What is the concept? Hoping to duplicate the unanticipated success of 2003’s Disgaea: Hour of Darkness, publisher Mastiff swiftly secured the rights to Nippon Ichi’s previous game. Released stateside the subsequent year, La Pucelle: Tactics is best remembered by RPG historians as the bridge between the basic grid-based battles first introduced in the developer’s whimsical role-playing musical adventure, Rhapsody: A Musical Adventure and the tenets which propelled the Disgaea series to strategy role-playing popularity.
Recalling N1’s customary narrative structure, La Pucelle’s plotline is broken into twelve chapters, each episode bookended by conversations which shifts between the comedic and the poignant. During the game’s introductory segment, players are introduced to the three main characters. Prier (pronounced “pree-yay”) is the requisite hot-headed protagonist, whose impulsive words are often at odds with the patience and objectivity exhibited by Sister Alouette, a young tutor. Rounding out the game’s core cast is Prier’s younger brother Cullotte, whose age and fondness for Alouette place him in the role of the party’s resident pack mule. Titles such as Z.H.P. Unlosing Ranger VS Darkdeath Evilman have demonstrated that Nippon Ichi are adept at crafting storylines brimming with comi-tragic tension. Pleasingly, La Pucelle is no different, flaunting both smile inducing dialog and moments apt to pull at players heartstrings.
What are the game’s strengths? While the title’s storyline is undeniably compelling, battles are where La Pucelle truly shines. Each turn-based phase tasks players with strategic movement, since adjacent allies provide supplementary attacks, while assaults from the side or rear also elevate the severity of your strikes. Complementing these basic mechanics is the ability to purify. Cast against an adversary this ability reduces the opponent’s resistance, increasing the likelihood of the creature joining your party when it is surmounted. When applied to one of the trails of dark energy which adorn each map, the entire stream ignites, damaging any foes unlikely to be on its path. Cleverly, the title even allows players to alter the flow of those energy streams, and if they can build a circuit- any opponents caught within its outline will be overwhelmed.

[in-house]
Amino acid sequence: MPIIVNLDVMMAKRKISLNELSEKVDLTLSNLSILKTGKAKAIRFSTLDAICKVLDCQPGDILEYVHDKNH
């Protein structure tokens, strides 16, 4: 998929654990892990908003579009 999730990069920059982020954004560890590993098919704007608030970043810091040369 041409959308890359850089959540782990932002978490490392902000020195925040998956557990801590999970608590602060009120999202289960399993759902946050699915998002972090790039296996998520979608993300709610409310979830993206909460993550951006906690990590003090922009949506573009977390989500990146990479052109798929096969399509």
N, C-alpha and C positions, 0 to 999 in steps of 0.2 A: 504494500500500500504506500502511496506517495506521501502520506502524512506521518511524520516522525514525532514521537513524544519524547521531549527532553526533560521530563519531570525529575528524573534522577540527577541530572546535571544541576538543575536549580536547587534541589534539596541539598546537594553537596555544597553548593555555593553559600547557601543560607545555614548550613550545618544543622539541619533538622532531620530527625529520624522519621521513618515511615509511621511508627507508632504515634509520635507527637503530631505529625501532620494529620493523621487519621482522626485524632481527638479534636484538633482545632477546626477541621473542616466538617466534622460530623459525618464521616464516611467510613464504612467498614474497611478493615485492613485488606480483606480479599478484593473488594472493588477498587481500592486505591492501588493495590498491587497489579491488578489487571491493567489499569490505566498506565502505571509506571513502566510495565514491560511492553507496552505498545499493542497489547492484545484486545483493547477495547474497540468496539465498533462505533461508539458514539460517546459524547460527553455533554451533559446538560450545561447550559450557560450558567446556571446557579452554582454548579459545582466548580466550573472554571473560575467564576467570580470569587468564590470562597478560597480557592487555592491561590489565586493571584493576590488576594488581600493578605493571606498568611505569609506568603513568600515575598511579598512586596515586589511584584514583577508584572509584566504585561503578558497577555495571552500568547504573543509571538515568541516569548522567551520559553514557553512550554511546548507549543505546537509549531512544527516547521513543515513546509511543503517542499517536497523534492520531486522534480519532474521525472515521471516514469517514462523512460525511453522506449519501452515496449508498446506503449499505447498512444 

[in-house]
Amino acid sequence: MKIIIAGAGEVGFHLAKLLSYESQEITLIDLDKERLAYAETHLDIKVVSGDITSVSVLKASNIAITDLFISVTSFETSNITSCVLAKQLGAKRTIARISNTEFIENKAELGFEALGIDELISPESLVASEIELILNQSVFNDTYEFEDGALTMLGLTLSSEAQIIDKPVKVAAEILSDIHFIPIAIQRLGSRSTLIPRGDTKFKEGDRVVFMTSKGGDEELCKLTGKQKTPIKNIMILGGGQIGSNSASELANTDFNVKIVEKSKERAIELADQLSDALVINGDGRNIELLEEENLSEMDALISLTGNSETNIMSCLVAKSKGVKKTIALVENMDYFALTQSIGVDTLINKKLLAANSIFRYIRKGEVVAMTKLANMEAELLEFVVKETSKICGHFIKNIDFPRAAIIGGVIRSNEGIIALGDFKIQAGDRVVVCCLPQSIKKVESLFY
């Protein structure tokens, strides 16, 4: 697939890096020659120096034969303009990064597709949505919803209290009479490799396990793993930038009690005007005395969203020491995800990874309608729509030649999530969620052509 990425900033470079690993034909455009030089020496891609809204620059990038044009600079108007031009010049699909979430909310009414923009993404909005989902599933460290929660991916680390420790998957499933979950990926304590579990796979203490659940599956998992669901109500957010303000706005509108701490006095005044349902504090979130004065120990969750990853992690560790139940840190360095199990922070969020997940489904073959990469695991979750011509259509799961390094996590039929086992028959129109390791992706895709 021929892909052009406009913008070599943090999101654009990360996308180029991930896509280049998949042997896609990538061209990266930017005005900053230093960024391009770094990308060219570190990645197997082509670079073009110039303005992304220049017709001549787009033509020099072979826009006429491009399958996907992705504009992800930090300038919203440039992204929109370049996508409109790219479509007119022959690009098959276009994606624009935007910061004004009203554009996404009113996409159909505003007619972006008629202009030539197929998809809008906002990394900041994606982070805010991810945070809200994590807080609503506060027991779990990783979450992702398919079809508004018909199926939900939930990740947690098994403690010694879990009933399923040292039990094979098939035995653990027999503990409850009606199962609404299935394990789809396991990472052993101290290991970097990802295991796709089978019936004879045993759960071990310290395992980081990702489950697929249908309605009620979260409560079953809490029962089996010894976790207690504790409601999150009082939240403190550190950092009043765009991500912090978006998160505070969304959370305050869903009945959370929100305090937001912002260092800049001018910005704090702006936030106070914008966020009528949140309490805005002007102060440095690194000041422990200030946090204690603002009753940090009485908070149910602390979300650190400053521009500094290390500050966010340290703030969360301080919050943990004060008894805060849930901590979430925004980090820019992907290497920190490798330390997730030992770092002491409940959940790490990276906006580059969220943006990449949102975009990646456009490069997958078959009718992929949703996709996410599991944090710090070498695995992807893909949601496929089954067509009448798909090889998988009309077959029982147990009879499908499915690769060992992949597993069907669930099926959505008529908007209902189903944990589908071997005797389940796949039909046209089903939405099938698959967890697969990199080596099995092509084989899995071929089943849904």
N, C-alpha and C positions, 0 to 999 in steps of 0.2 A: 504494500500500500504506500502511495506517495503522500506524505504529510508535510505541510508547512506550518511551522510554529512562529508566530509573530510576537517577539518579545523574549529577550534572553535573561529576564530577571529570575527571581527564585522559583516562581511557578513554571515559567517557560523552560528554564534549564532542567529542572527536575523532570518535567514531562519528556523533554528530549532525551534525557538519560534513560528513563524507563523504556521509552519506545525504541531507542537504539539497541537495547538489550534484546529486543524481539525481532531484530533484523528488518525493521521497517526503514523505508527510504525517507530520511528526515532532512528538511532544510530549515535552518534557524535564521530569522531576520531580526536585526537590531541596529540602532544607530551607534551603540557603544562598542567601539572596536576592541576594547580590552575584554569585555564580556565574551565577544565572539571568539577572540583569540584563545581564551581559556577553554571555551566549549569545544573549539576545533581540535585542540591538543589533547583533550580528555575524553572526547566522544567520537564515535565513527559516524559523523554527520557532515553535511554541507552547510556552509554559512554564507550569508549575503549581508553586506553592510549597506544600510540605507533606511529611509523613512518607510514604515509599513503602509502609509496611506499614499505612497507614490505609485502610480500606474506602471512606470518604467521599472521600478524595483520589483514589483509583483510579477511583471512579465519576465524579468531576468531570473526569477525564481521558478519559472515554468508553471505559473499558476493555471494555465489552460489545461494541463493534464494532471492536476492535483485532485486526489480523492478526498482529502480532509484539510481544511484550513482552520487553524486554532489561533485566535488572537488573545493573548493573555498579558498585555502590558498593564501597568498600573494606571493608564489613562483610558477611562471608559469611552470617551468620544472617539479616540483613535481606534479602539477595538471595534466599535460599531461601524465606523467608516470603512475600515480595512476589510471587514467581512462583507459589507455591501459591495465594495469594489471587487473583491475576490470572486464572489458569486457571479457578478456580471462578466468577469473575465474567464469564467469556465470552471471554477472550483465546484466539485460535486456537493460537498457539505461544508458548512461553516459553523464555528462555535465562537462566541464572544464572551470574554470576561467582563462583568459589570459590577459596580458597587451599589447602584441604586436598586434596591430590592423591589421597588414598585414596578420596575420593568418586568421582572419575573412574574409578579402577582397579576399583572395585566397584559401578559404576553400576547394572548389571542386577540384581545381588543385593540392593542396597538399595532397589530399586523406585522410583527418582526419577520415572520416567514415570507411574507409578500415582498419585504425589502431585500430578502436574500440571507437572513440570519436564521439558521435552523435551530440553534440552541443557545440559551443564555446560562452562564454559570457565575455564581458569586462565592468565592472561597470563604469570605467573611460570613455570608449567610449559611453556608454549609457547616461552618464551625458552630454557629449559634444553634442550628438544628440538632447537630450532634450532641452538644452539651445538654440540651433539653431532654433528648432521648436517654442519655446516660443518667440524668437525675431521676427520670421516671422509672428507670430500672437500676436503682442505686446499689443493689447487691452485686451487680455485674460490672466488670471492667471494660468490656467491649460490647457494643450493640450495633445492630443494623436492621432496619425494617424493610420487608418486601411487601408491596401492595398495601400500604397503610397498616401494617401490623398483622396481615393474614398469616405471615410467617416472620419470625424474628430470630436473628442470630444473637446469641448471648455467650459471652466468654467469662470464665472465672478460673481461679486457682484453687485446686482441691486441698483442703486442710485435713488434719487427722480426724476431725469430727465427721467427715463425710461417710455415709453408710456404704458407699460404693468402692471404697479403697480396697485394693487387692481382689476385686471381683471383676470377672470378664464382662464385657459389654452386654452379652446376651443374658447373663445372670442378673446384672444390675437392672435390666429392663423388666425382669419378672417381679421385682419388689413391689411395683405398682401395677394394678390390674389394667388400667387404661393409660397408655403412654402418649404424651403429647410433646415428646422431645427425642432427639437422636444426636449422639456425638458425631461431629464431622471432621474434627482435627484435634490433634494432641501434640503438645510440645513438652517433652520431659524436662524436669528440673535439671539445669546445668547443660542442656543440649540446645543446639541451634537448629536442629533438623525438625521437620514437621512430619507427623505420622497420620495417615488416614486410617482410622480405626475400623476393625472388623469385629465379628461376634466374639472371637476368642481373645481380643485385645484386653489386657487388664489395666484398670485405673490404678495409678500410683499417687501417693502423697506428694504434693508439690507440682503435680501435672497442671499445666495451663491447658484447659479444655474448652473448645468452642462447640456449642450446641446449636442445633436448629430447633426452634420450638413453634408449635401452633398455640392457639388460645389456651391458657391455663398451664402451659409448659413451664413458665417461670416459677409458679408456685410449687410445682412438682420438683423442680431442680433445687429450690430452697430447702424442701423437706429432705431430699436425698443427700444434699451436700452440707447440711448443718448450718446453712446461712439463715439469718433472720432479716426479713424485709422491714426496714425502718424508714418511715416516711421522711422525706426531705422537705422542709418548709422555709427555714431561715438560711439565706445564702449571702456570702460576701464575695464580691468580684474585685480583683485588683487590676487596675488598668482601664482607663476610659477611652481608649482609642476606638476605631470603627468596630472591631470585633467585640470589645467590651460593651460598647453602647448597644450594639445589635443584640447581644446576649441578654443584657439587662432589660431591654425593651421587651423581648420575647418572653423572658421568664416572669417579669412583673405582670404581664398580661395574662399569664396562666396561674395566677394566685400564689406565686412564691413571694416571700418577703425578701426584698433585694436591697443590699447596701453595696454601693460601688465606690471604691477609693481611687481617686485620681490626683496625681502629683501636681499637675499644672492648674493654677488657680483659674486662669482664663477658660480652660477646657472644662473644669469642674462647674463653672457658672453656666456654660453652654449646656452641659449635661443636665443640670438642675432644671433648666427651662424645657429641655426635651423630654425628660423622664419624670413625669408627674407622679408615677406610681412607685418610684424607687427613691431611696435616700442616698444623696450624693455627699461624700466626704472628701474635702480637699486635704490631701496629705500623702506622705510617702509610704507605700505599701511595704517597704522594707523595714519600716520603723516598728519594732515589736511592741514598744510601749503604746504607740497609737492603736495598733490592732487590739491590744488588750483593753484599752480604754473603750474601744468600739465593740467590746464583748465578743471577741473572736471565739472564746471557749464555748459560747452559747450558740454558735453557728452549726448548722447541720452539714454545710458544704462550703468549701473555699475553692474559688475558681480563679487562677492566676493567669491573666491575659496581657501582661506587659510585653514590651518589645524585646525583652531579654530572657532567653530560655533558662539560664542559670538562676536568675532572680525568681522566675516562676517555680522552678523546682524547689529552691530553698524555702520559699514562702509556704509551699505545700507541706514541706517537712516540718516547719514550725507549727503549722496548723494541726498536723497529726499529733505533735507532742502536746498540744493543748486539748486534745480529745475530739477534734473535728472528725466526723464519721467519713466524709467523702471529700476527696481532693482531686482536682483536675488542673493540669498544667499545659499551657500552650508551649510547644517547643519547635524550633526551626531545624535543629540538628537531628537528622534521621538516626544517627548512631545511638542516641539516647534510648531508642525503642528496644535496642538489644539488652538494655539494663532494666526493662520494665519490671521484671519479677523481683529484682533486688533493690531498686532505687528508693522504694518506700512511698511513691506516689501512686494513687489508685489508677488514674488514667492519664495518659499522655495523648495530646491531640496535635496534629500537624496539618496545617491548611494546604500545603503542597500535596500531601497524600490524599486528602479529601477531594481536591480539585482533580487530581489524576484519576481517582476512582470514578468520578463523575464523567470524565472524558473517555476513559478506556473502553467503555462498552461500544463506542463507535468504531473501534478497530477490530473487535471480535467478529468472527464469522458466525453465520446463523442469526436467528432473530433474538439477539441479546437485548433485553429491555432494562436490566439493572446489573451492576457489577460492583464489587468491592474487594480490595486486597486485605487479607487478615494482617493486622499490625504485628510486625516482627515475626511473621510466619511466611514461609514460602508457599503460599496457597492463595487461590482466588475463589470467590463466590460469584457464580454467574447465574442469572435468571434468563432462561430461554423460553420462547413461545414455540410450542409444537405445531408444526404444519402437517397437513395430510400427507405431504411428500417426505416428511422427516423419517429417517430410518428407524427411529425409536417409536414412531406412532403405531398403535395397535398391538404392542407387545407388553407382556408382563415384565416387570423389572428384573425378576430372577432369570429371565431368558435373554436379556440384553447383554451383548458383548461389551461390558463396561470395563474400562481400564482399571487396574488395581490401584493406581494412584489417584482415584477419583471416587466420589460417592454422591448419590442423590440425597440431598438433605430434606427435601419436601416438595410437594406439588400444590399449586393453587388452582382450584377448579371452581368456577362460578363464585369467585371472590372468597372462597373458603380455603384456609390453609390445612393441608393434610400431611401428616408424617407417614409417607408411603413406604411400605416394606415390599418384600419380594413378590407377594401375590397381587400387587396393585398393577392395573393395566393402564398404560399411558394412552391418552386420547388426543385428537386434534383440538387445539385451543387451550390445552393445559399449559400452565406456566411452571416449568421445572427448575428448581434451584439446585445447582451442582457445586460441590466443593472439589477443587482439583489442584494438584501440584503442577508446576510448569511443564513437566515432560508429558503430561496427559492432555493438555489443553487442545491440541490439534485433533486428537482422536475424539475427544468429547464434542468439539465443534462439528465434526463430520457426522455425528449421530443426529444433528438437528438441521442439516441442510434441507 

Unlike many role-playing games force players to follow linear trajectory, allowing only a modicum of customization, La Pucelle grants players a refreshing amount of freedom. While the physically adept and magically oriented have an advance might have a slight advantage when taking up weaponry or spell casting, a characters trajectory is refreshingly open ended, shirking typical archetypes. Solutions to stymieing throngs are enemies are easily cultivated, whether players need a healer or just some extra muscle.
What are the game’s weaknesses? When La Pucelle: Tactics was released in 2004, burgeoning publishers were often excessively prudent, habitually removing any content that could create a stir in the West. Since this PS2 Classic version of the title is a bit-for-bit reproduction of Mastiff’s localization, a number of elements remain excised from the original Japanese iteration. From the removal of crosses, the expurgation of a cigarette from a character’s hands (Strangely, Croix still remains his puff animation), and giving Prier leggings, these revisions seem obsolete given contemporary sensibilities. At least purists can take solace in knowing La Pucelle’s original Japanese voiceover is available from the game’s menu.
Like the Disgaea series, savvy strategy isn’t always enough. Sporadically, gamers will encounter bosses or even groups of adversaries with a serious statistical advantage. As such, returning to previous conquered stages to improve the power of your purifying party is mandatory. While the game’s skirmishes are certainly stimulating, some players may bemoan the requirement to level grind. Certainly, modern players may balk at the game’s unfashionably middle-res delivery. Although character portraits are well rendered and the game’s animation has an undeniably charm, La Pucelle’s standard-def, pixelated output stands in sharp contrast to the splendor of today’s RPGs.
Is it worth the money? Regretfully, Sony’s PS2 Classic library forgoes any supplements, so purchasers of this 1.2 Gb, $9.99 downloadable version can’t access La Pucelle: Tactics 29 page, full color instruction booklet. So while obsessive collectors with a backwards compatible PS3 or PS2 connected to their television may want to hunt down the original (which thankfully, had a decently sized print run), less fastidious role-playing fans should enjoy the convenience of this digital version. As both a chronicle of N1 evolution as an enjoyable hundred-hour time sink capable of standing on its own, La Pucelle is not to be missed.